As a family physician, it is my duty to discuss unpleasant matters with my patients every day.

These conversations can include discussing whether an elderly family member should no longer drive, telling an obese patient the negative health consequences of carrying too much weight, or delivering the life-changing news of a cancer diagnosis.

When I have such discussions with patients, I can’t sugarcoat my message with euphemisms that disguise the seriousness of the situation. In order to be effective, I need to use straightforward language that my patients will understand and remember. Words matter. They inform how we see the choices that face us, as challenging as they may be.

That is why it is so disturbing to read news reports that Health and Human Services (HHS) agencies such as the Centers for Disease Control and Prevention (CDC) are being advised to avoid using certain words in preparing their budget recommendations.

According to reports in multiple, respected news outlets, certain words or phrases have been listed as no-go territory at HHS agencies. These include “diversity,” “entitlement,” “evidence-based,” “fetus,” “science-based,” “transgender” and “vulnerable.” That last word alone appears in 29 separate AMA policies.

The mission of the CDC is to “fight disease and support communities and citizens to do the same.” By limiting the words that can be dedicated toward this mission, federal spending priorities will be unclear and the effectiveness of the dedicated men and women on the CDC staff would surely be impeded.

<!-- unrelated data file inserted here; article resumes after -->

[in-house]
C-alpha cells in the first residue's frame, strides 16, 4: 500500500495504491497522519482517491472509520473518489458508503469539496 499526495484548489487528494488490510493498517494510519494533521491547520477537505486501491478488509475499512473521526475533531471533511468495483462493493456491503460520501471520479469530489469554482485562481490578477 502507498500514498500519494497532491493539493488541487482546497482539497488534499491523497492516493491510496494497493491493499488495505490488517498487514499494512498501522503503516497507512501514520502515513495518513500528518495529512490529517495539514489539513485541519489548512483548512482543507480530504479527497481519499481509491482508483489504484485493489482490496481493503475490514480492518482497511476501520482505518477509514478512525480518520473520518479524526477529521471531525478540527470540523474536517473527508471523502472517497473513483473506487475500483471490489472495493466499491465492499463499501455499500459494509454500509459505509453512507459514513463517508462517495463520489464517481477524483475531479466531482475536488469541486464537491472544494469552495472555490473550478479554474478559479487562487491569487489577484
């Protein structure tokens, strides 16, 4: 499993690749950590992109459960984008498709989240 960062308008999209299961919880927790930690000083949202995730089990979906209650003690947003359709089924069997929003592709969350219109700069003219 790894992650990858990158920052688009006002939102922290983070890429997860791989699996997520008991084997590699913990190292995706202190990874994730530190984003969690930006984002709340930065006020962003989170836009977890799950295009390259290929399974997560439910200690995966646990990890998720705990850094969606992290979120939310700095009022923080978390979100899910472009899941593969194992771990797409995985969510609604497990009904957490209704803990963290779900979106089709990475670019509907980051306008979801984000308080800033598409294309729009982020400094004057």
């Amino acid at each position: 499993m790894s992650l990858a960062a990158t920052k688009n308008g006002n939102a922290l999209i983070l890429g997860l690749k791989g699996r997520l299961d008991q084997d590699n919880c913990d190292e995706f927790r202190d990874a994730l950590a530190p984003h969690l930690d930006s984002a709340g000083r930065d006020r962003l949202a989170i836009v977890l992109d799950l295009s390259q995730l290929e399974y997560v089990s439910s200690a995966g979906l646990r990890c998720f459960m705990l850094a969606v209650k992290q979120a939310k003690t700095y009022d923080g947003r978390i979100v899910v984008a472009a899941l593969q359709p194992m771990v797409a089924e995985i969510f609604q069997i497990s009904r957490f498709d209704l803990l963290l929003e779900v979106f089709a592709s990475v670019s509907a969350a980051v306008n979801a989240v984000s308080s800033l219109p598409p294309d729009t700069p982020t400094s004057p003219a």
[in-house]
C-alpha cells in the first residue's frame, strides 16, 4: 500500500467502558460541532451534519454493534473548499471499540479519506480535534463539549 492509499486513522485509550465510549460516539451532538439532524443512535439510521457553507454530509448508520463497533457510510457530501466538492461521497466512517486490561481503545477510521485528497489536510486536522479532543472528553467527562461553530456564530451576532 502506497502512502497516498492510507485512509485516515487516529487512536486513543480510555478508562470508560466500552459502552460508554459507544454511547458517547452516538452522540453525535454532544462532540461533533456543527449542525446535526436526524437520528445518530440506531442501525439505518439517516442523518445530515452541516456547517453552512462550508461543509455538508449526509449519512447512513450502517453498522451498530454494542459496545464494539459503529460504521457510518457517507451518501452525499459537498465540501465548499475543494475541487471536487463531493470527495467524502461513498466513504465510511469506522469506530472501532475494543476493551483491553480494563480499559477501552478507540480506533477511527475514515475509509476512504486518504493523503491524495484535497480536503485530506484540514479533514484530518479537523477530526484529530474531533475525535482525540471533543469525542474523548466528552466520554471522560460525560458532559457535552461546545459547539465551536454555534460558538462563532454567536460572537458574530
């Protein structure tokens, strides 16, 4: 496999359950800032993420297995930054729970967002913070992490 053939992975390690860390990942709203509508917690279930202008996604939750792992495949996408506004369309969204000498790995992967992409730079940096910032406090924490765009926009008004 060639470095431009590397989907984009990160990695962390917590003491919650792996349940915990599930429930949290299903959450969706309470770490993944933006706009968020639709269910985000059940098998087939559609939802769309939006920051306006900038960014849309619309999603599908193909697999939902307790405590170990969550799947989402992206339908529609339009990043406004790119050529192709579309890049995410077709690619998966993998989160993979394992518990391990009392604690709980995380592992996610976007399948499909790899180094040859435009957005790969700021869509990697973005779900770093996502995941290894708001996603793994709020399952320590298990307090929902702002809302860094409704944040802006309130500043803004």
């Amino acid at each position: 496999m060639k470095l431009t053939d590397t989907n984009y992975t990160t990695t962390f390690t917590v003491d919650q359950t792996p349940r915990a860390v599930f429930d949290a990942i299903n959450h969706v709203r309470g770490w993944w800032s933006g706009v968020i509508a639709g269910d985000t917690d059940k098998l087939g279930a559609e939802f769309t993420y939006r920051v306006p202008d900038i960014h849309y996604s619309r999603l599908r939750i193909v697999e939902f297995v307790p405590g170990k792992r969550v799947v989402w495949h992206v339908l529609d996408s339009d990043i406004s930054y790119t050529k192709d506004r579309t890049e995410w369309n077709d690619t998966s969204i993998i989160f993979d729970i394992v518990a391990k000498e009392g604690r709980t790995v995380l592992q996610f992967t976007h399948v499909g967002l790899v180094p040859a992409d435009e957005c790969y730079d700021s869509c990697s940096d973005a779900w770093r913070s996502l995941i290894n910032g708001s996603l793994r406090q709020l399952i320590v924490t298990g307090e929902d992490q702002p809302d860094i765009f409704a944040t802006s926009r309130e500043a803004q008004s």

The HHS has responded by saying the assertions that it has banned certain words and phrases are a “mischaracterization” of its budget discussions. The AMA, in a letter to Acting HHS Secretary Eric Hargan sent today, has strongly recommended that HHS issue a more detailed clarification of this matter to reassure the public of its devotion to health policy based on evidence and designed to meet the needs of a diverse nation that includes many vulnerable populations.

The CDC and other agencies of HHS need to focus on their vital mission, and they cannot be hindered in their effort to fulfill it. Their work is too important to be muffled.


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